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Biden allies rally behind him with a public show of support as he spends family time at Camp David

WASHINGTON (AP) — While President Joe Biden was out of sight at Camp David Sunday spending time with family, prominent Democrats rallied with a public show of unwavering support for his campaign following his unsteady debate performance and growing anxiety over whether he should remain in the White House race.

“I do not believe that Joe Biden has a problem leading for the next four years,” said one close ally, Democratic Rep. James Clyburn of South Carolina. “Joe Biden should continue to run on his record.” Yet the stark illustration of the Democratic angst was seen in words from former Iowa Sen. Tom Harkin, who served for more than two decades with Biden in the Senate and called the debate “a disaster from which Biden cannot recover.”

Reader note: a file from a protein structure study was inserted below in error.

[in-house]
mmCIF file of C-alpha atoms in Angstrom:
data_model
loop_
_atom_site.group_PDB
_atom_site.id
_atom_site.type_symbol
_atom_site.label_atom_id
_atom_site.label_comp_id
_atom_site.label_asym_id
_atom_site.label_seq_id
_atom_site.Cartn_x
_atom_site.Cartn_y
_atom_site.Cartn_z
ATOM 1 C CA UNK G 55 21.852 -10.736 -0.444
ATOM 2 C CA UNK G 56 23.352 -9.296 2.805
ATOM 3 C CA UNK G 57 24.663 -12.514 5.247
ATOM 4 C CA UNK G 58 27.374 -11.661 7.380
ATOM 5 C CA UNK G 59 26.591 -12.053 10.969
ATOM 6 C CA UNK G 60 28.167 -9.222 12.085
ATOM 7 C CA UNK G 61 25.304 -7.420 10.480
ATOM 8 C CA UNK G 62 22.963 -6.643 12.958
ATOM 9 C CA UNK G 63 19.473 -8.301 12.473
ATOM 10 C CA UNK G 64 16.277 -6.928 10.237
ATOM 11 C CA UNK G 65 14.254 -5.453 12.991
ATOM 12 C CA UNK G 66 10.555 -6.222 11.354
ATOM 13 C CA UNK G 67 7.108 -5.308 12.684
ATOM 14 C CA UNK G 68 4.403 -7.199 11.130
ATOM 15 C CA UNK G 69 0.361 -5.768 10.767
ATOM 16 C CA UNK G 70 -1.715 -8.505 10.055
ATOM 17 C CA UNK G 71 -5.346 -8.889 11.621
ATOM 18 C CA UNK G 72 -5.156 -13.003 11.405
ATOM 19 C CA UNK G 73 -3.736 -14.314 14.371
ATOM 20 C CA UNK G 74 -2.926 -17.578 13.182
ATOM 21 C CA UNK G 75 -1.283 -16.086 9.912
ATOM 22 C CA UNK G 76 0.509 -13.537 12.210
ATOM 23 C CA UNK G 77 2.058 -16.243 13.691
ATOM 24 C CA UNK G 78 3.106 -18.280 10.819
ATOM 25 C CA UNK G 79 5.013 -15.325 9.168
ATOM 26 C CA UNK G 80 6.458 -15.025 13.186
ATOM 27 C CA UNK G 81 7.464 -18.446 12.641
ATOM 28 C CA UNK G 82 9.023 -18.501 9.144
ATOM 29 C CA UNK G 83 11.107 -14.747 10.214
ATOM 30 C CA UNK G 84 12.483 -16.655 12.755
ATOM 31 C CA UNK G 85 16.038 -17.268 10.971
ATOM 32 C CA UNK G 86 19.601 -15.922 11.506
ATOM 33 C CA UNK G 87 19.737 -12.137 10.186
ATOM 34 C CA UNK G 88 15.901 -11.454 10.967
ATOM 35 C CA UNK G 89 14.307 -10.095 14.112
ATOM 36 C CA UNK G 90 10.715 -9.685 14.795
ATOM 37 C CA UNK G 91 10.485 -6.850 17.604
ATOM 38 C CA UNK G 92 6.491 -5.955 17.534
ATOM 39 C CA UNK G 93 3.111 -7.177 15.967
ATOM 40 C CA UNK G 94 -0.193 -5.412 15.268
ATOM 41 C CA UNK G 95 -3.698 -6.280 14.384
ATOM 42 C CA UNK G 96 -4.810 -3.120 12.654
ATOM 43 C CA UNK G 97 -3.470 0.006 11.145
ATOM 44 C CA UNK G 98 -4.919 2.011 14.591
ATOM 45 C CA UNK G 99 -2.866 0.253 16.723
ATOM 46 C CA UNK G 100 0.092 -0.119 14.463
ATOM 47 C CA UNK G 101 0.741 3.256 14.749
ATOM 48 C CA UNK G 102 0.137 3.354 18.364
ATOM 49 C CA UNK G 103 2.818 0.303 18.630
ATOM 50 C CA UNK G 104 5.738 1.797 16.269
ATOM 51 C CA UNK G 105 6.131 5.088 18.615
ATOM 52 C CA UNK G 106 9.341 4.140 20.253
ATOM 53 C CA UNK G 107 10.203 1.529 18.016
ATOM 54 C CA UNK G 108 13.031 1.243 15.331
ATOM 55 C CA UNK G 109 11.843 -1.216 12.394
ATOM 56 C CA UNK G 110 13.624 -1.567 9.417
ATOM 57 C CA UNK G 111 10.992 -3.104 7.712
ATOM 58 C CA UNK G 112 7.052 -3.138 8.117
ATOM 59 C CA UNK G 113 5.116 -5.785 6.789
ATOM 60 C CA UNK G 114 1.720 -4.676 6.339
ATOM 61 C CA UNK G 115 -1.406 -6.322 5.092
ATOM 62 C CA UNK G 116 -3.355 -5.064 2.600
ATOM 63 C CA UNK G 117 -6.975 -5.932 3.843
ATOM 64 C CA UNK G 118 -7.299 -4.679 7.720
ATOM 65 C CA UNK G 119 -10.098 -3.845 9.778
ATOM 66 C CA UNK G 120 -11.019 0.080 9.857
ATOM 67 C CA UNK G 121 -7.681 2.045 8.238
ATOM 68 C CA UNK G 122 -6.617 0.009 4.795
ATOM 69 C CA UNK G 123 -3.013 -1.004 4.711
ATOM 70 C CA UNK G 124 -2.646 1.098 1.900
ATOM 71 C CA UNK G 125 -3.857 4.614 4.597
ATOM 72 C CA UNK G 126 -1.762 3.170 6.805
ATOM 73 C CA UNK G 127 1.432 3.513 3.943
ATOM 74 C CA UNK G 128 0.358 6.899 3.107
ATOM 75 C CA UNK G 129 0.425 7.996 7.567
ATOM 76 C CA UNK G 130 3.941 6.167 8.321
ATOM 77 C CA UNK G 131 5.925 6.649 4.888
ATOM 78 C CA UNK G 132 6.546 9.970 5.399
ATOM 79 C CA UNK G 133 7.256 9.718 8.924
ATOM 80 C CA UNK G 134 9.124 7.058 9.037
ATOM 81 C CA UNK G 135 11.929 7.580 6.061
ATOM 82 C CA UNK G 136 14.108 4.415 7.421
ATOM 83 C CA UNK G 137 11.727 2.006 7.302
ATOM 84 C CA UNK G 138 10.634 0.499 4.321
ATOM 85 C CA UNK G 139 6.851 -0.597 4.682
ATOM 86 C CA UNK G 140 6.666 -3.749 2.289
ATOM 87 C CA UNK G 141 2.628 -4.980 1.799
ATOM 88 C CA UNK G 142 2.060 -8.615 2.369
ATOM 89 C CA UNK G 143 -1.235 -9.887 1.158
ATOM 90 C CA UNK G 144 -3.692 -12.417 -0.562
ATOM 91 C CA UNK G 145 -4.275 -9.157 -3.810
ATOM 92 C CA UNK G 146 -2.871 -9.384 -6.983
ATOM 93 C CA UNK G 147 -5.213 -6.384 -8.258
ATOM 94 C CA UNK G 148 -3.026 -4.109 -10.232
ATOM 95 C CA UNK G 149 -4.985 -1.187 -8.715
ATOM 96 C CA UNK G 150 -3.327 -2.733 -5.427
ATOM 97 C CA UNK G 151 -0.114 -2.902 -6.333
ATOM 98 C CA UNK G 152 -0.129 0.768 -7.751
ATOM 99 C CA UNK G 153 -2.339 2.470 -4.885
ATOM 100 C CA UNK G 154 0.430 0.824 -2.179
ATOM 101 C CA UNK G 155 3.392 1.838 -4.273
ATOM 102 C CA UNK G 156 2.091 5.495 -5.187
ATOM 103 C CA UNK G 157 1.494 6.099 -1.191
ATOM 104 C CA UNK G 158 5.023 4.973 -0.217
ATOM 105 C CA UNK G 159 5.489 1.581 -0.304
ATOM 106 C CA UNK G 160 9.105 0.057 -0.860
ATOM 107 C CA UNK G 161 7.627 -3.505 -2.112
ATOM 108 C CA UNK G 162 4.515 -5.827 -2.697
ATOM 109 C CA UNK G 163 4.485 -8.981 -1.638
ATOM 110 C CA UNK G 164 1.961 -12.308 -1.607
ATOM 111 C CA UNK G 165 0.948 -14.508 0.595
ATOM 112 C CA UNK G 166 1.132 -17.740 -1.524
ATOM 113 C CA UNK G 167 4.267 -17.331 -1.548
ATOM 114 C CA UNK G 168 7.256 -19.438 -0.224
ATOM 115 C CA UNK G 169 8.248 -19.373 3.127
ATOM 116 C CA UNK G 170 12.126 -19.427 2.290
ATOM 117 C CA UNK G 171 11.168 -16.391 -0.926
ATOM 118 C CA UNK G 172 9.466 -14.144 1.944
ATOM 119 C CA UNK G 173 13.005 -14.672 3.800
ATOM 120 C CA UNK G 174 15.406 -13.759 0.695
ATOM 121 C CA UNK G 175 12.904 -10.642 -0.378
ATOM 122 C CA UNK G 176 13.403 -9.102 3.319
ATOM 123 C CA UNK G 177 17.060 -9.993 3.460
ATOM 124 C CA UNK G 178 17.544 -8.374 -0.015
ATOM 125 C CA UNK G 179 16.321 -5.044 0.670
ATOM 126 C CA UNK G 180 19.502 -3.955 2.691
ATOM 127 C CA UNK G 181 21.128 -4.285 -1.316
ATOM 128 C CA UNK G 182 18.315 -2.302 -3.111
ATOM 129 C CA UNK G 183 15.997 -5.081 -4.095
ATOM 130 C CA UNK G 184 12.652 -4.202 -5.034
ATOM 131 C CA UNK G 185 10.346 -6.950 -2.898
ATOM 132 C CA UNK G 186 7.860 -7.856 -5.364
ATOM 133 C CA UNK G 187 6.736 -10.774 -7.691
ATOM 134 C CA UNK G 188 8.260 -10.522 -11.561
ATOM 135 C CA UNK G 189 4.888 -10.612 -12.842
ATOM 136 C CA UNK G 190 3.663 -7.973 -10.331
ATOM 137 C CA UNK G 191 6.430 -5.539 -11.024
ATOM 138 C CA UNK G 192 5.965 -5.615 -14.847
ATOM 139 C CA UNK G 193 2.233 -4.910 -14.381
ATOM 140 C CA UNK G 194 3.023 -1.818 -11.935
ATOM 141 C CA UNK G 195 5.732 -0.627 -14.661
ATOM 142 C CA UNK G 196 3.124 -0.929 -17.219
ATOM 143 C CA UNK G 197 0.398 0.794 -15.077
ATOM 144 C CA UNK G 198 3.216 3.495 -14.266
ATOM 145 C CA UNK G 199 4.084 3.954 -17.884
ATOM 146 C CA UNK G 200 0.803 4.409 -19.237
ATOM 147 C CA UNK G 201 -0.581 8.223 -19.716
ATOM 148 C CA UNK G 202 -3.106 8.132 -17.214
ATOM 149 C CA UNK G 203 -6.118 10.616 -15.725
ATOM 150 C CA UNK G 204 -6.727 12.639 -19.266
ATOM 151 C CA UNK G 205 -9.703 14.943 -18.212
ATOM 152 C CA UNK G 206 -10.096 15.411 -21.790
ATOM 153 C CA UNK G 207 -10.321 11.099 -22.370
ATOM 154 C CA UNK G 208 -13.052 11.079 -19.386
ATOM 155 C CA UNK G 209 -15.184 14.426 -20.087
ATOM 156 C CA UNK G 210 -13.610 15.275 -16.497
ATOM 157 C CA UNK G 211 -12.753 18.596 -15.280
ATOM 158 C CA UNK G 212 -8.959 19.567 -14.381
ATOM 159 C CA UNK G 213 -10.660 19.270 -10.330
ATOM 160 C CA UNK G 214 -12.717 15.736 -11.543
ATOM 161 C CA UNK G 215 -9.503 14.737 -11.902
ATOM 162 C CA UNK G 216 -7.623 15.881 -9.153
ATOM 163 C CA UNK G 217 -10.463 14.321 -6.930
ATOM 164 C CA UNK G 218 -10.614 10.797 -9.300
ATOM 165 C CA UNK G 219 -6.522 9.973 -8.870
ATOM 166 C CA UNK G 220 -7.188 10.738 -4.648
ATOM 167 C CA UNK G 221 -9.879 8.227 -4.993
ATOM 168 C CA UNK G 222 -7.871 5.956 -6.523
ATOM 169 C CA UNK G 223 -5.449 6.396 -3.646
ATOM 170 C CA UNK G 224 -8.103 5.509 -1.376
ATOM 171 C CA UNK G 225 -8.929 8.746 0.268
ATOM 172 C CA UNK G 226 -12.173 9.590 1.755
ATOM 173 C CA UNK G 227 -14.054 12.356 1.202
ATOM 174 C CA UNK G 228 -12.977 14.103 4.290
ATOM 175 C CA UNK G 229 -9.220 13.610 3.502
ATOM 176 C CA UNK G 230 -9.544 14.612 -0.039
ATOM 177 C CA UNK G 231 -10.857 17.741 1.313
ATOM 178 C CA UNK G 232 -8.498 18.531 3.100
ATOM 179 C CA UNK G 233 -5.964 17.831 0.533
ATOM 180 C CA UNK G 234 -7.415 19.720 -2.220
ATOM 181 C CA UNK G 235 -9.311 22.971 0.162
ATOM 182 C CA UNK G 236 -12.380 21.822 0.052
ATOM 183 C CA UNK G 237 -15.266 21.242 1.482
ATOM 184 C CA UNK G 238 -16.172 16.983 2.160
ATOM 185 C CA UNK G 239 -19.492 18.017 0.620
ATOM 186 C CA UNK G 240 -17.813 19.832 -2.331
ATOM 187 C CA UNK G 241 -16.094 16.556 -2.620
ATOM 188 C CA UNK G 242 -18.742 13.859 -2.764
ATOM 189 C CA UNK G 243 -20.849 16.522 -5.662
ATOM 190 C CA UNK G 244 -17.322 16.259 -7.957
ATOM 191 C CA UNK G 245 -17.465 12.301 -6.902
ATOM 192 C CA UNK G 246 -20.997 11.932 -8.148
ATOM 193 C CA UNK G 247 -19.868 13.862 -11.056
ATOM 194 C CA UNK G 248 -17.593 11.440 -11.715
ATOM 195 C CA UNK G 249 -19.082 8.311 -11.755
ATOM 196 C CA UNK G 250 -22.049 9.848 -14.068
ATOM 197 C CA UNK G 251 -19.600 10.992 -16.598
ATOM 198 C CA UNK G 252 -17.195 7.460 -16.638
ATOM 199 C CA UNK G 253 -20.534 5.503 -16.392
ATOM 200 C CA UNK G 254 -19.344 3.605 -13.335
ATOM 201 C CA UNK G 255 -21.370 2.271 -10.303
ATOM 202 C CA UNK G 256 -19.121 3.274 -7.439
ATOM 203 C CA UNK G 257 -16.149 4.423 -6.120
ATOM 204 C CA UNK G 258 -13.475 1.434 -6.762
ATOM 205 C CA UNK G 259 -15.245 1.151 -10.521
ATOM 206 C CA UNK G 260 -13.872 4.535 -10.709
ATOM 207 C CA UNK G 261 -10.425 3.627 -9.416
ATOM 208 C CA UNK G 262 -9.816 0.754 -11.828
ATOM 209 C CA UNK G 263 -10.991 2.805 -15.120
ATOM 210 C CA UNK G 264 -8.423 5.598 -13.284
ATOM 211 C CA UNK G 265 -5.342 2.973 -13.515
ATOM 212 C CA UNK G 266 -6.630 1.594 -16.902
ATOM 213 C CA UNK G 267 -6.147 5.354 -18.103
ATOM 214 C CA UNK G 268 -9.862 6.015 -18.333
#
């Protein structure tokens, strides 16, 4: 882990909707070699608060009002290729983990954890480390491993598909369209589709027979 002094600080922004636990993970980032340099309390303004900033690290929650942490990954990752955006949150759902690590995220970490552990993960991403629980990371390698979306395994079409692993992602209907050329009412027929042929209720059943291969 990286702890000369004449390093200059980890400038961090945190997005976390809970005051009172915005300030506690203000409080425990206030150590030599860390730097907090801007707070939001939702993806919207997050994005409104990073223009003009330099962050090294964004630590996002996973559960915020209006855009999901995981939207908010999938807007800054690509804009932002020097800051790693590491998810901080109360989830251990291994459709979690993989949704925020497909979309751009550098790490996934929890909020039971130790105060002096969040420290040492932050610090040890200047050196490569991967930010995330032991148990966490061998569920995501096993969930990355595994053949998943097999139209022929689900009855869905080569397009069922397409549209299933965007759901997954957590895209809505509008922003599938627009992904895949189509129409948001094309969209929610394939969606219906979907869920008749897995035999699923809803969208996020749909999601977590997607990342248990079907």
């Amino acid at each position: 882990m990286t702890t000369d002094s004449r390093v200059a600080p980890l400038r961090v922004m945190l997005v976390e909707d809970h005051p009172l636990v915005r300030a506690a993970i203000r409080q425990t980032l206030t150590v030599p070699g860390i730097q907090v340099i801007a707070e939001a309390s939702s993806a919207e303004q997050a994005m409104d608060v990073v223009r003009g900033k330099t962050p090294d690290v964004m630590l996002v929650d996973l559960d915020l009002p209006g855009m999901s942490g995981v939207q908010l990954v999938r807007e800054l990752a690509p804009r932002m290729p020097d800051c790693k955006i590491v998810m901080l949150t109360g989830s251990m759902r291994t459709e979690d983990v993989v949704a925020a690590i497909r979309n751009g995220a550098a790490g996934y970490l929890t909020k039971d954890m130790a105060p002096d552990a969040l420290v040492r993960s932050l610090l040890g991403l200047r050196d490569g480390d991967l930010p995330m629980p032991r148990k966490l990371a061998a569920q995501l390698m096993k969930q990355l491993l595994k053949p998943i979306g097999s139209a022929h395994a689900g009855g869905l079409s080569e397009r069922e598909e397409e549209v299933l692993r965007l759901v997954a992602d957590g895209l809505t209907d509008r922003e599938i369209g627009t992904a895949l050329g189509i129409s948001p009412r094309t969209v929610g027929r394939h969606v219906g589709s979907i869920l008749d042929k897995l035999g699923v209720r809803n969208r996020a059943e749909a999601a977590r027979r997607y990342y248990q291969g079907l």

Biden’s allies blanketed the Sunday talk shows and conceded that the president’s showing against Republican Donald Trump on Thursday night had ranged from subpar to bad. They encouraged voters to see past the moment, look at Biden’s long-term record and focus on Trump’s myriad falsehoods during the 90-minute debate.

Privately, though, Biden’s campaign has been working to tamp down concerns over the debate on CNN where Biden sounded raspy and at times was unable to finish sentences. The campaign has spent the days since then working to keep donors and surrogates on board.

After a New York fundraising event Saturday, Biden traveled with his family to Camp David, the presidential retreat outside Washington. The previously planned trip was also being used to take family photographs for the Democratic National Convention in Chicago in August.